Message Font: Serif | Sans-Serif
No. of Recommendations: 1

OP: {{{This is not a question but a comment. I have gone to great lengths the last two years to keep track of our charitable contributions that totaled about $6,500 in 2010 and $7,500 in 2011. I consider this to be a lot of donations and is more than 10% of our taxable income, but TurboTax says we should take the standard deduction of $13,600 ($11,400 + $2,200 because we are old) that larger, even totaling the real estate taxes, charitable contributions, medical expense (just paying Medicare-B and backup insurance comes to more the 7.5% of our AGI). So we don't file a Schedule A at all."}}}

"If your income and potential deduction situation is stable from year to year then you can forgo collecting all of the detail. However, if your income were to drop significantly (increasing allowable medical deductions) or your deductions were to increase (more medical expense or contributions) you would want to itemize. Taking a standard deduction is actually a good thing. It means you aren't giving as much money to others (that is, those recipients that qualify as itemized deductions) as Congress is willing to give you off the top of your income and you have more money left in your pocket.

Ira, would it not make sense for the OP to double stack his donations and depending upon the state and its laws, real estate taxes, so that one year the deductible exceeded the standard deduction and the other year it was even further below the deductible amount?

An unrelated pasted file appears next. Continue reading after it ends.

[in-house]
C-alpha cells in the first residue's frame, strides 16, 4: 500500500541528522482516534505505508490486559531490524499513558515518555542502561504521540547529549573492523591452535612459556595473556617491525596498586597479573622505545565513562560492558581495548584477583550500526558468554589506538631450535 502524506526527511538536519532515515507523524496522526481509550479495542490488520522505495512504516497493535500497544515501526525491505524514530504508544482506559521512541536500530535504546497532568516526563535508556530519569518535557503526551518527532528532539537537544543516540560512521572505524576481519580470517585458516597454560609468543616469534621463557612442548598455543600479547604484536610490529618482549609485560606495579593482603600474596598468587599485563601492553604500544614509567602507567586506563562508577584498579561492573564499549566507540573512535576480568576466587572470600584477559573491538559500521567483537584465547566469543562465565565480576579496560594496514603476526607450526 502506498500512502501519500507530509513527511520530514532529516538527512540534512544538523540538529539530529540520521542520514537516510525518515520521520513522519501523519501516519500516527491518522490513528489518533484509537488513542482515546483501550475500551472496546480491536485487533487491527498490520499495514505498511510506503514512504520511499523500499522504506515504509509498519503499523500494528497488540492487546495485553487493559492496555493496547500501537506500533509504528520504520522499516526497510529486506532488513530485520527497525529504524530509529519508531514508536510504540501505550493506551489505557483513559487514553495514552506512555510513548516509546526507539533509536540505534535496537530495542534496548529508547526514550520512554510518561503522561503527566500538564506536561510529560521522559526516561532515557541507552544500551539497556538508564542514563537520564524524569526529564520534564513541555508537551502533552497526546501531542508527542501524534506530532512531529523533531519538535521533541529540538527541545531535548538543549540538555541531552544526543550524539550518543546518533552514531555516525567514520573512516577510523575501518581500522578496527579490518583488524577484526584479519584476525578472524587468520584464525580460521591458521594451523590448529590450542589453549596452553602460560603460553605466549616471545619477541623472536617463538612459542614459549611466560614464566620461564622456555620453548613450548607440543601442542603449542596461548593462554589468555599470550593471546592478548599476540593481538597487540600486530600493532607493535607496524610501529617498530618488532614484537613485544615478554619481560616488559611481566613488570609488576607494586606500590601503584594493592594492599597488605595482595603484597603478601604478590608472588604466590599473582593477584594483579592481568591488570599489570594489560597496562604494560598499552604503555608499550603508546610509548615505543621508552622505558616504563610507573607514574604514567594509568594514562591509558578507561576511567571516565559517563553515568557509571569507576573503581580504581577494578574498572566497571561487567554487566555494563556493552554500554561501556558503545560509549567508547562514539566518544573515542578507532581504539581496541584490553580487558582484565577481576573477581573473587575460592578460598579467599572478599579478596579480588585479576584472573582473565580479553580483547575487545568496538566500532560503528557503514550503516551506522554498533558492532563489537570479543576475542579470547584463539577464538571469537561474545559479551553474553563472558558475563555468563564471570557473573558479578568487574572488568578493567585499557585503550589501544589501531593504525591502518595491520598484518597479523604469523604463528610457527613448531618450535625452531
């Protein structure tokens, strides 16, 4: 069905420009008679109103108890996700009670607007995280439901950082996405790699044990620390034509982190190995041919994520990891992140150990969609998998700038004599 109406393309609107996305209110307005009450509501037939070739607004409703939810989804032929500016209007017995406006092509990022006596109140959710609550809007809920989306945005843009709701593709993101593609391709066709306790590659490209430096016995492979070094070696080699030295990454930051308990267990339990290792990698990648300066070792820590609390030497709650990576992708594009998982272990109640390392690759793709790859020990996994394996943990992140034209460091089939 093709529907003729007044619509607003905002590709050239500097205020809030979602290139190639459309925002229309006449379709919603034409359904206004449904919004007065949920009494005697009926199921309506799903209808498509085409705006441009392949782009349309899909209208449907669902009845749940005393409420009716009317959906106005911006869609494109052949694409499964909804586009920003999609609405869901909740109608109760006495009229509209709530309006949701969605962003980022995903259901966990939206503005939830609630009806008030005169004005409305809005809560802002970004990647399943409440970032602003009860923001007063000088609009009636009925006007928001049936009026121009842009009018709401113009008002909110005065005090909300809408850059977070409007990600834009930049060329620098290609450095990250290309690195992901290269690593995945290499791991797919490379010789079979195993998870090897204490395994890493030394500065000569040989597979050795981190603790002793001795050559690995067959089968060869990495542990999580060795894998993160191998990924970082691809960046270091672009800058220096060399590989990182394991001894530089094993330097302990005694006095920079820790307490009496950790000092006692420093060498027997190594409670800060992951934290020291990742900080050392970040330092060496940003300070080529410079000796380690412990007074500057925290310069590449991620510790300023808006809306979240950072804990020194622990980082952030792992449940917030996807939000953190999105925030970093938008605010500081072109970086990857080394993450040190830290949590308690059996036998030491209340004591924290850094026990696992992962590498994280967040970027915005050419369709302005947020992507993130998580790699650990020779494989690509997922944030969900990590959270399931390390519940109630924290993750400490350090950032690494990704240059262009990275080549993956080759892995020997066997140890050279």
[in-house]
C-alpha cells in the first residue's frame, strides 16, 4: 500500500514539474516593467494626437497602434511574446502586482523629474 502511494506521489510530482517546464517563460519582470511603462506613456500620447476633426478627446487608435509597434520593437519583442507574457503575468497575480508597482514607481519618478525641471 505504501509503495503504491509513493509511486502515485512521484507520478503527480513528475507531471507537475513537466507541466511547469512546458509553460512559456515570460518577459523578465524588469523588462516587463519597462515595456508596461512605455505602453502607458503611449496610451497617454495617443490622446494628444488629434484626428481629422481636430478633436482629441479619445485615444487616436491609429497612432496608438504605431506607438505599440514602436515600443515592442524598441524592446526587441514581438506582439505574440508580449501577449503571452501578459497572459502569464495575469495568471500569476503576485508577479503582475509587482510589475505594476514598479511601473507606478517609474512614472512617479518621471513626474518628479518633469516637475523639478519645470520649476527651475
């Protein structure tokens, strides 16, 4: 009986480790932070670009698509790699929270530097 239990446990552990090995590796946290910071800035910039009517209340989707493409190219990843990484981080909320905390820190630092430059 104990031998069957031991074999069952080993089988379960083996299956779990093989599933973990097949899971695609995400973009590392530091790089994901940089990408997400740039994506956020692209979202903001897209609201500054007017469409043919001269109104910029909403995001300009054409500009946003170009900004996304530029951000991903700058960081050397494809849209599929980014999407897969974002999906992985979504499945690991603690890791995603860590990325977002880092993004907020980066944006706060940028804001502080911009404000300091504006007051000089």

I know from experience that the charities would prefer to have a donation every year instead of 2x one year and zero the other year, but the taxpayer (OP) is in control of the timing.

Regards, JAFO
Print the post  


In accordance with IRS Circular 230, you cannot use the contents of any post on The Motley Fool's message boards to avoid tax-related penalties under the Internal Revenue Code or applicable state or local tax law provisions.
When Life Gives You Lemons
We all have had hardships and made poor decisions. The important thing is how we respond and grow. Read the story of a Fool who started from nothing, and looks to gain everything.
Contact Us
Contact Customer Service and other Fool departments here.
Work for Fools?
Winner of the Washingtonian great places to work, and Glassdoor #1 Company to Work For 2015! Have access to all of TMF's online and email products for FREE, and be paid for your contributions to TMF! Click the link and start your Fool career.